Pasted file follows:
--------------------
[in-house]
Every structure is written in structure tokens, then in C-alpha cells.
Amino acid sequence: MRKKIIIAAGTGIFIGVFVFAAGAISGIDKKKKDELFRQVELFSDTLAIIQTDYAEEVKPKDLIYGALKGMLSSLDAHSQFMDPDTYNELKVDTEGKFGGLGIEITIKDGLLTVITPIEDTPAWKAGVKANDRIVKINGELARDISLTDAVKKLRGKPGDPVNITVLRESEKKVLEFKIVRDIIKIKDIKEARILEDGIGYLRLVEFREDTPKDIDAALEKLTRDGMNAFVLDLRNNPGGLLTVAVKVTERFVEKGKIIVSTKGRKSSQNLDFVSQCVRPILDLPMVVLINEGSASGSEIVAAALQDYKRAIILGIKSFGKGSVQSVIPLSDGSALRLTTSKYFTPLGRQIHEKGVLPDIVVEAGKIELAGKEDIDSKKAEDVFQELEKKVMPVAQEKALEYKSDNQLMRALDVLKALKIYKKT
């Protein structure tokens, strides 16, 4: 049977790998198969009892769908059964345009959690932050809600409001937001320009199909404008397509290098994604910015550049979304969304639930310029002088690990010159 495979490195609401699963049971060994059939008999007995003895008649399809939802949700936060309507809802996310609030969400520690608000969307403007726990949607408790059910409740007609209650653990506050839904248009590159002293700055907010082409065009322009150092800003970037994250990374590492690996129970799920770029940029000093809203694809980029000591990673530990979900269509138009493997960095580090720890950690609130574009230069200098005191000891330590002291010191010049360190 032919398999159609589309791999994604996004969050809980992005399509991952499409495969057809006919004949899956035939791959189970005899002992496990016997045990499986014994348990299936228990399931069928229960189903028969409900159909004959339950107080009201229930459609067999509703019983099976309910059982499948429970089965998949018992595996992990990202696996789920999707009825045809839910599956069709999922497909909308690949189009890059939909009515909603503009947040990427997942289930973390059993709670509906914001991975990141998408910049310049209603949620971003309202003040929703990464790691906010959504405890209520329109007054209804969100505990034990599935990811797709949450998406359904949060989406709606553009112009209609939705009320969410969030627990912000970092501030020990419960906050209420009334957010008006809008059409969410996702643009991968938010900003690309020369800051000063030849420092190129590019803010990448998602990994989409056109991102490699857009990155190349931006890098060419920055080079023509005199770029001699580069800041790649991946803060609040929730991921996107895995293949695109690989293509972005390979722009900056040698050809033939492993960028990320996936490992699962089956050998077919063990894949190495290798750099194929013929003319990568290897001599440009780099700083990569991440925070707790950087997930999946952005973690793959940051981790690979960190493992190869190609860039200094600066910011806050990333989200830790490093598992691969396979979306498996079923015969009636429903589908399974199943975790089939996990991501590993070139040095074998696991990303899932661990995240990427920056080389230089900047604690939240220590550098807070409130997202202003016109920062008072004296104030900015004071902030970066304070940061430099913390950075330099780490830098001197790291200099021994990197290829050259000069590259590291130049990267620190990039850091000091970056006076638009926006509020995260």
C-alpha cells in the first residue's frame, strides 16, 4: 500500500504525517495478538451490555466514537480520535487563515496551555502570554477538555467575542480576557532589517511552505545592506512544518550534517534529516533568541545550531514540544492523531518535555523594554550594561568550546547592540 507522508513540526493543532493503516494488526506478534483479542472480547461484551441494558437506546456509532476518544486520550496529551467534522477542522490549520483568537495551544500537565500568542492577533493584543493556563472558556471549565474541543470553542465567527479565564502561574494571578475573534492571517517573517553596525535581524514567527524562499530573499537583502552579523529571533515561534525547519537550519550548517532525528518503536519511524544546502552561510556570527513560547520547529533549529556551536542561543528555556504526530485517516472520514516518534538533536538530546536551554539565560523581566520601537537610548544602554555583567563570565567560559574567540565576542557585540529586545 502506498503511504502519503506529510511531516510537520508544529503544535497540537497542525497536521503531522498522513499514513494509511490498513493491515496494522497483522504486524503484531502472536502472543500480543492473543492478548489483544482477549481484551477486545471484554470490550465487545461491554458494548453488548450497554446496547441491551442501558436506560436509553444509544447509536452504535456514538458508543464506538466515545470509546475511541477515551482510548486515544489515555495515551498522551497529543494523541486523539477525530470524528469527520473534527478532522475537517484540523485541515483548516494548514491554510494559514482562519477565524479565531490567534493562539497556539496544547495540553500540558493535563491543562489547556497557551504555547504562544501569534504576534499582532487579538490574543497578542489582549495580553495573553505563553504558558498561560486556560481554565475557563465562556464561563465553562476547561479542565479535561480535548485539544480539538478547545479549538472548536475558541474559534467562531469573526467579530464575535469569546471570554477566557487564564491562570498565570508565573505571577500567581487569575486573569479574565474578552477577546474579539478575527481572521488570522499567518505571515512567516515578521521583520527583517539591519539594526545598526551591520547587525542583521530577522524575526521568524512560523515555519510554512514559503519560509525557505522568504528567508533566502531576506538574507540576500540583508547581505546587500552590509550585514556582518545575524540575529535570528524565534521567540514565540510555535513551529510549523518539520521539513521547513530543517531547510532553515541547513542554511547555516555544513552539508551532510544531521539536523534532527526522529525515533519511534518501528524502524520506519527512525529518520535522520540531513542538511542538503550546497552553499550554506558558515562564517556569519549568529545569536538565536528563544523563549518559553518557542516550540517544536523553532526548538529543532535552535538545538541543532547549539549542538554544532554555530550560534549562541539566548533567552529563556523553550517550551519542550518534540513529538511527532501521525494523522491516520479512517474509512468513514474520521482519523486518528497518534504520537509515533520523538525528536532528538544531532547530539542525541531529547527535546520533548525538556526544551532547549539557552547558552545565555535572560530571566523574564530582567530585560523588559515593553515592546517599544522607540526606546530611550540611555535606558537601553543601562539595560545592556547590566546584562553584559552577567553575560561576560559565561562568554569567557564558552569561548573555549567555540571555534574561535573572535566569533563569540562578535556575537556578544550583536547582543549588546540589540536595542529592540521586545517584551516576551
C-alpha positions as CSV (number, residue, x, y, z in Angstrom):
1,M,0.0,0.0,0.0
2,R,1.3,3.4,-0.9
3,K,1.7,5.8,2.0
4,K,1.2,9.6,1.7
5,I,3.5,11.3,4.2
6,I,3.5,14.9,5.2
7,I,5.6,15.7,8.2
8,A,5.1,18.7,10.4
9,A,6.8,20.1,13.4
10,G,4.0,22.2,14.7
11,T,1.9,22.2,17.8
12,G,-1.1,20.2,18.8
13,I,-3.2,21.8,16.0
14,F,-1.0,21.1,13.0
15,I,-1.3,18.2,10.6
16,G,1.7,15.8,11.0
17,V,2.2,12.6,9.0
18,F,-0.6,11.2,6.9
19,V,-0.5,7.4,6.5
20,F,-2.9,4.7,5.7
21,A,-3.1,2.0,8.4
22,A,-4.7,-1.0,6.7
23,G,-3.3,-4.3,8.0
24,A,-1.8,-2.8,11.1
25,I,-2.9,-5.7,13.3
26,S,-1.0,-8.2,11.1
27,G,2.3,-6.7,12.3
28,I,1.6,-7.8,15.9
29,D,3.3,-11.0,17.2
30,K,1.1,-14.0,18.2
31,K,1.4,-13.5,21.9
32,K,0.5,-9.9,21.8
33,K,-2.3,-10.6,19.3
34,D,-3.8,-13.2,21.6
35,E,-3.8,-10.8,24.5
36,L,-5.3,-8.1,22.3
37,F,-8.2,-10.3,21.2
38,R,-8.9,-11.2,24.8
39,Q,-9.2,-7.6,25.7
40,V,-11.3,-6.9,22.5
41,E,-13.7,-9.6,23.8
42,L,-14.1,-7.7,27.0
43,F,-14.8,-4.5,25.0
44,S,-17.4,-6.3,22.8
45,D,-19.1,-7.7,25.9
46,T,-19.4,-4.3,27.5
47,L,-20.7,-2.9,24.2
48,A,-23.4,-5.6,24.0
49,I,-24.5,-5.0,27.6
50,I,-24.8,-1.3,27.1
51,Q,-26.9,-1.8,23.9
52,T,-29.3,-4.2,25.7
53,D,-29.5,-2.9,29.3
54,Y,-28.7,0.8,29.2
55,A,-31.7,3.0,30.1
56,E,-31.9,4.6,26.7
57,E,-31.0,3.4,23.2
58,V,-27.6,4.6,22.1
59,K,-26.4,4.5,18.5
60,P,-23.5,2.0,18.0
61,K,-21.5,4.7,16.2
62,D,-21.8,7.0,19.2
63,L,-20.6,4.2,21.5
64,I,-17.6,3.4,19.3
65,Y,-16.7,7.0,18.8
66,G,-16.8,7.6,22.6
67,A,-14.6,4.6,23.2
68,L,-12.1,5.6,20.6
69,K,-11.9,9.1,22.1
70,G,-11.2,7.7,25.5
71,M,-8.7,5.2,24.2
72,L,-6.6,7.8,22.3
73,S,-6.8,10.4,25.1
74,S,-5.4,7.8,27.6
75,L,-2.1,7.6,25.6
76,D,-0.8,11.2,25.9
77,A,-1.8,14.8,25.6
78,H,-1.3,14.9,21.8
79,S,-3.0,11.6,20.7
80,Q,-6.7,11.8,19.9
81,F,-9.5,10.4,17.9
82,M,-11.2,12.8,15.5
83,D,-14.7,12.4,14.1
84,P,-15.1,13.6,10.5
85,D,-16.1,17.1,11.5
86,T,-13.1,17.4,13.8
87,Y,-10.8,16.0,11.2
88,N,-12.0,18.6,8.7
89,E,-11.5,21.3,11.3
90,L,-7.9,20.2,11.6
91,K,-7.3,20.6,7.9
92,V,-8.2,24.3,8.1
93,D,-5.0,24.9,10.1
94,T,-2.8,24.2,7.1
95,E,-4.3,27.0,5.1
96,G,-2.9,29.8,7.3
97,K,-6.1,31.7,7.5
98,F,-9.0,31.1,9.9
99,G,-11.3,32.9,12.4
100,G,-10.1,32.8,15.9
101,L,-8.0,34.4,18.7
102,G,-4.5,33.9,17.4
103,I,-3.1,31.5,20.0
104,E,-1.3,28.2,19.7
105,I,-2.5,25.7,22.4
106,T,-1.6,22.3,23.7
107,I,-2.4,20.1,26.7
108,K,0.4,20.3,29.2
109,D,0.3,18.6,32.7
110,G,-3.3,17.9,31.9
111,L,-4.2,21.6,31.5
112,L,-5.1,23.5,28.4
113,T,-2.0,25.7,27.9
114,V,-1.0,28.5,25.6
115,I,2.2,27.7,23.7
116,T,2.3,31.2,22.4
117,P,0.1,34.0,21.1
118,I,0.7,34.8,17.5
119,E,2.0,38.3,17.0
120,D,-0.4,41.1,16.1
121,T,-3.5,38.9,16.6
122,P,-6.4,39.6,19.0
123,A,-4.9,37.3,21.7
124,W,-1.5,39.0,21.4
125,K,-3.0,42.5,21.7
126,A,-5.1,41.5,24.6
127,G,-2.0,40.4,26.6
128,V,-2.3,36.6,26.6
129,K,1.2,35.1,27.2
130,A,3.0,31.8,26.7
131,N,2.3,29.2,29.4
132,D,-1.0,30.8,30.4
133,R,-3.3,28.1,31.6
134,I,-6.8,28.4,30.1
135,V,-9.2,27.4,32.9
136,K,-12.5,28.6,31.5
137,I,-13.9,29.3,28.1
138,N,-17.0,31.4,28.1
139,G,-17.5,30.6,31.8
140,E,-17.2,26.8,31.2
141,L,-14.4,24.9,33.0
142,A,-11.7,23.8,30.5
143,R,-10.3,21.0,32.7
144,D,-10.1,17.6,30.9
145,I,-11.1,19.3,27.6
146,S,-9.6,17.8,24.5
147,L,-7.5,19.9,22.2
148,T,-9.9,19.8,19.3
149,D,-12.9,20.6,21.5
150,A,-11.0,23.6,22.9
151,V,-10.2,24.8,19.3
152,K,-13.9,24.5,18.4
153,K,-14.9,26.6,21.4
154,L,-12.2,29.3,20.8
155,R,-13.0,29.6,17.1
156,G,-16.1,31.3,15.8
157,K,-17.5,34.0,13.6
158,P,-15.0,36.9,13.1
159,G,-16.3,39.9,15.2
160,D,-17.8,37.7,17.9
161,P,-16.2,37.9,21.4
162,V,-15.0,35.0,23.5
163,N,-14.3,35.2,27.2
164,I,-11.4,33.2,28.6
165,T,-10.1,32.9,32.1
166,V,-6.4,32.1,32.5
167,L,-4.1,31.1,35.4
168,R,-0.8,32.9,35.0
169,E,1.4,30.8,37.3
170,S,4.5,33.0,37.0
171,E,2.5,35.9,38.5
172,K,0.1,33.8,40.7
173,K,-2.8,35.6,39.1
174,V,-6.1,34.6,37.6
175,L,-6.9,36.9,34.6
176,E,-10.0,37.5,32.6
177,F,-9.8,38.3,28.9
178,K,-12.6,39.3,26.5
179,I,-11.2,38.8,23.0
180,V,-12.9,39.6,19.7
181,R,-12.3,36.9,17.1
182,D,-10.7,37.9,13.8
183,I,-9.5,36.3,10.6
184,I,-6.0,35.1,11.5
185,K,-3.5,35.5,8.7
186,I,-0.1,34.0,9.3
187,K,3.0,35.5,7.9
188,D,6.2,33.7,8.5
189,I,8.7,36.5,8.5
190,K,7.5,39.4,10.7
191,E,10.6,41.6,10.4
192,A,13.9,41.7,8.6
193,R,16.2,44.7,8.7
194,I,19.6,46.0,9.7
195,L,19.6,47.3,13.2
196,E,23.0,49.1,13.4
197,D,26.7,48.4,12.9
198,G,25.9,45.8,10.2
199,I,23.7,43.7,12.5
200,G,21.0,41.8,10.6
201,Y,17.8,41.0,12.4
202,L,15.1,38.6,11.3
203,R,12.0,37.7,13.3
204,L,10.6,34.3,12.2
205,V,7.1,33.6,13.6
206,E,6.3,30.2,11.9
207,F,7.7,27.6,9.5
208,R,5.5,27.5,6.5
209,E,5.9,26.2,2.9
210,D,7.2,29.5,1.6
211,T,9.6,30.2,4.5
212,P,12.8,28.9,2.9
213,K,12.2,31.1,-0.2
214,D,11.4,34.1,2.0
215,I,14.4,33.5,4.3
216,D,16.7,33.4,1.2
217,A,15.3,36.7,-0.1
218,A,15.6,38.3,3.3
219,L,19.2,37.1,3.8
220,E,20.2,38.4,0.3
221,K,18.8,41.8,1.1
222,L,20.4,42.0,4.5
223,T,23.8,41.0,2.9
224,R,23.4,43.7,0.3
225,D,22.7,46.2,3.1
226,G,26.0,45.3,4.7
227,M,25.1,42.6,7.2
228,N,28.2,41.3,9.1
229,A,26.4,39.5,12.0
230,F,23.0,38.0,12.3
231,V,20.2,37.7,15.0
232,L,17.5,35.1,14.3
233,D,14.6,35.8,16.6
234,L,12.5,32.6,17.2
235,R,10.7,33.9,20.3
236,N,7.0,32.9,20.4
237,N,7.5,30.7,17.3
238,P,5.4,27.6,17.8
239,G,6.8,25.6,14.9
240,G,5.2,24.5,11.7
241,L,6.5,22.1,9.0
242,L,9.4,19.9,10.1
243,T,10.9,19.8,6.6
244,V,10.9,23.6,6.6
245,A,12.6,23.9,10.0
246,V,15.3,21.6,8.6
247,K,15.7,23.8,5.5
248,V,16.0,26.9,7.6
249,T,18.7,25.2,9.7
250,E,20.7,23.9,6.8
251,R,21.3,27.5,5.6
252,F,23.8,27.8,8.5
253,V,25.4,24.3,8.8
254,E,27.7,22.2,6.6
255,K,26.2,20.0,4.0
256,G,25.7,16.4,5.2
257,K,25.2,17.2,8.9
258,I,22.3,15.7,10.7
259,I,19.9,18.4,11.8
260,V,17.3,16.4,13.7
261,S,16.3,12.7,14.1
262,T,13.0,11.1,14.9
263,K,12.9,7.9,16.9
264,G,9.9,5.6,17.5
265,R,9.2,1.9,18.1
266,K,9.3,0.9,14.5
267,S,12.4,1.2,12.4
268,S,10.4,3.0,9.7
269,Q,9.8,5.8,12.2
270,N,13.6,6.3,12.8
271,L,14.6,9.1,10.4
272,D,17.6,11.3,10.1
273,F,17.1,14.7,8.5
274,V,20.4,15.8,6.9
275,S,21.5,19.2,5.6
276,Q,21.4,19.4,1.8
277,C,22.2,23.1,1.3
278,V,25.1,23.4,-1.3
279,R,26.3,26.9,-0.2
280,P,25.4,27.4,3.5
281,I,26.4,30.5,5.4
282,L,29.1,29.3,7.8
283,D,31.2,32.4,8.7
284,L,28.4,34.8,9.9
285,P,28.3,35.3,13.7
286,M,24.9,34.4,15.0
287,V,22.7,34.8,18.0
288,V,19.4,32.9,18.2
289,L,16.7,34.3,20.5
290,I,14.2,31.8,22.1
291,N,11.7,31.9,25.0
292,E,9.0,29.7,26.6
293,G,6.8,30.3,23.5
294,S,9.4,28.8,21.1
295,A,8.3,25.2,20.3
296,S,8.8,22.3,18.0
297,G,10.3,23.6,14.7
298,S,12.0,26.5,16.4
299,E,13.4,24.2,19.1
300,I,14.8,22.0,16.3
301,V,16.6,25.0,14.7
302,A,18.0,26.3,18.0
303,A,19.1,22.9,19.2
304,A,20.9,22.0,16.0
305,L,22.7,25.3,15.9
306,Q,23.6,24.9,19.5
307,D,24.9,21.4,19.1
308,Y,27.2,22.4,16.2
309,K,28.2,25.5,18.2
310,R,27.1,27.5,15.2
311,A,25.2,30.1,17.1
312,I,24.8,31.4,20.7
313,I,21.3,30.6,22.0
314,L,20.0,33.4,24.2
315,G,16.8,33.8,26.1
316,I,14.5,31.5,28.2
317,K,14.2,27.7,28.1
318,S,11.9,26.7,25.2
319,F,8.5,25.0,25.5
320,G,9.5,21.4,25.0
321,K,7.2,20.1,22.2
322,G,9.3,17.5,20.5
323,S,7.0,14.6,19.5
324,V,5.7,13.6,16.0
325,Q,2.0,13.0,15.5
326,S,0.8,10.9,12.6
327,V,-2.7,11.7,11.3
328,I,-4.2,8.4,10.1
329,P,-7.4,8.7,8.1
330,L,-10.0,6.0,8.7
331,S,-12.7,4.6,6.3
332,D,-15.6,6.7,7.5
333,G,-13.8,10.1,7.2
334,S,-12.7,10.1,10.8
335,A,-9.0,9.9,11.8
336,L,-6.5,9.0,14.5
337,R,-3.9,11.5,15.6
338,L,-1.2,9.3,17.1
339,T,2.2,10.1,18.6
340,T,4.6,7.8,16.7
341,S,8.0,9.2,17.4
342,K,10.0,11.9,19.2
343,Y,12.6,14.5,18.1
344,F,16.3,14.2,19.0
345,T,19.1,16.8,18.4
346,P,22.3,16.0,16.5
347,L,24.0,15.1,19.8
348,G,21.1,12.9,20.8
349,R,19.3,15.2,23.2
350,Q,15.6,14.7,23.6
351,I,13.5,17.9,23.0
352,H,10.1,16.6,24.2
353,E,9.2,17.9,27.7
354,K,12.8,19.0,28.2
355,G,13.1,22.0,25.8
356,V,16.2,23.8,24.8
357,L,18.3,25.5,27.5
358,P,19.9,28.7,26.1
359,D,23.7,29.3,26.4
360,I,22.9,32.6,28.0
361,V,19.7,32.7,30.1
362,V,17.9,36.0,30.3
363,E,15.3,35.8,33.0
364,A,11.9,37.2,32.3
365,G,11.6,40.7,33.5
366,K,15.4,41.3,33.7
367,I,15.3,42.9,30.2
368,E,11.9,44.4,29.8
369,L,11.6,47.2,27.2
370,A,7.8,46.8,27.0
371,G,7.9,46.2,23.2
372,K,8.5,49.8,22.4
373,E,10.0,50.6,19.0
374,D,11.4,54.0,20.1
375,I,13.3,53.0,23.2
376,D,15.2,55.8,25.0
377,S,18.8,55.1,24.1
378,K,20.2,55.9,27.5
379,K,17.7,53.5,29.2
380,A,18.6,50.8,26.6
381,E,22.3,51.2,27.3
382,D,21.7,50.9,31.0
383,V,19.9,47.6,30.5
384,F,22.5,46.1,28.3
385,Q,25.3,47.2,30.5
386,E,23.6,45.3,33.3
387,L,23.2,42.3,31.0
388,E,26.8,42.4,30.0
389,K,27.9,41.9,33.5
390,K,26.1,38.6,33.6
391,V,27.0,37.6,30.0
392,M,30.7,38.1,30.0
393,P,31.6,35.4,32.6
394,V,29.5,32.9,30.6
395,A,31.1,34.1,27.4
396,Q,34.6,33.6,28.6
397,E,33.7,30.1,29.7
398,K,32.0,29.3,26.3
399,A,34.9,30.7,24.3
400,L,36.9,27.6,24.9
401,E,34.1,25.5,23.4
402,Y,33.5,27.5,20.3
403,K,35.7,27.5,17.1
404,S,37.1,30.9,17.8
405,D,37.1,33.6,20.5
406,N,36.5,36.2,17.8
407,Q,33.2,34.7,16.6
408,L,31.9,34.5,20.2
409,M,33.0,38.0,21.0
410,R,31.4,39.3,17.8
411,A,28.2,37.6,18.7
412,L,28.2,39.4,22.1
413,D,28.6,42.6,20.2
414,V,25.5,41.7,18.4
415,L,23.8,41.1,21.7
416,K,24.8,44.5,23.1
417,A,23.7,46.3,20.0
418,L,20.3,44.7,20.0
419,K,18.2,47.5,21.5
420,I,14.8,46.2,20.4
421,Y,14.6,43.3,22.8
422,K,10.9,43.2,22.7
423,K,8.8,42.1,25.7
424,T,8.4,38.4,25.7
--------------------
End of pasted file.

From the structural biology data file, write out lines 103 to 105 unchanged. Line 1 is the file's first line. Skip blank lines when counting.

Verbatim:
97,K,-6.1,31.7,7.5
98,F,-9.0,31.1,9.9
99,G,-11.3,32.9,12.4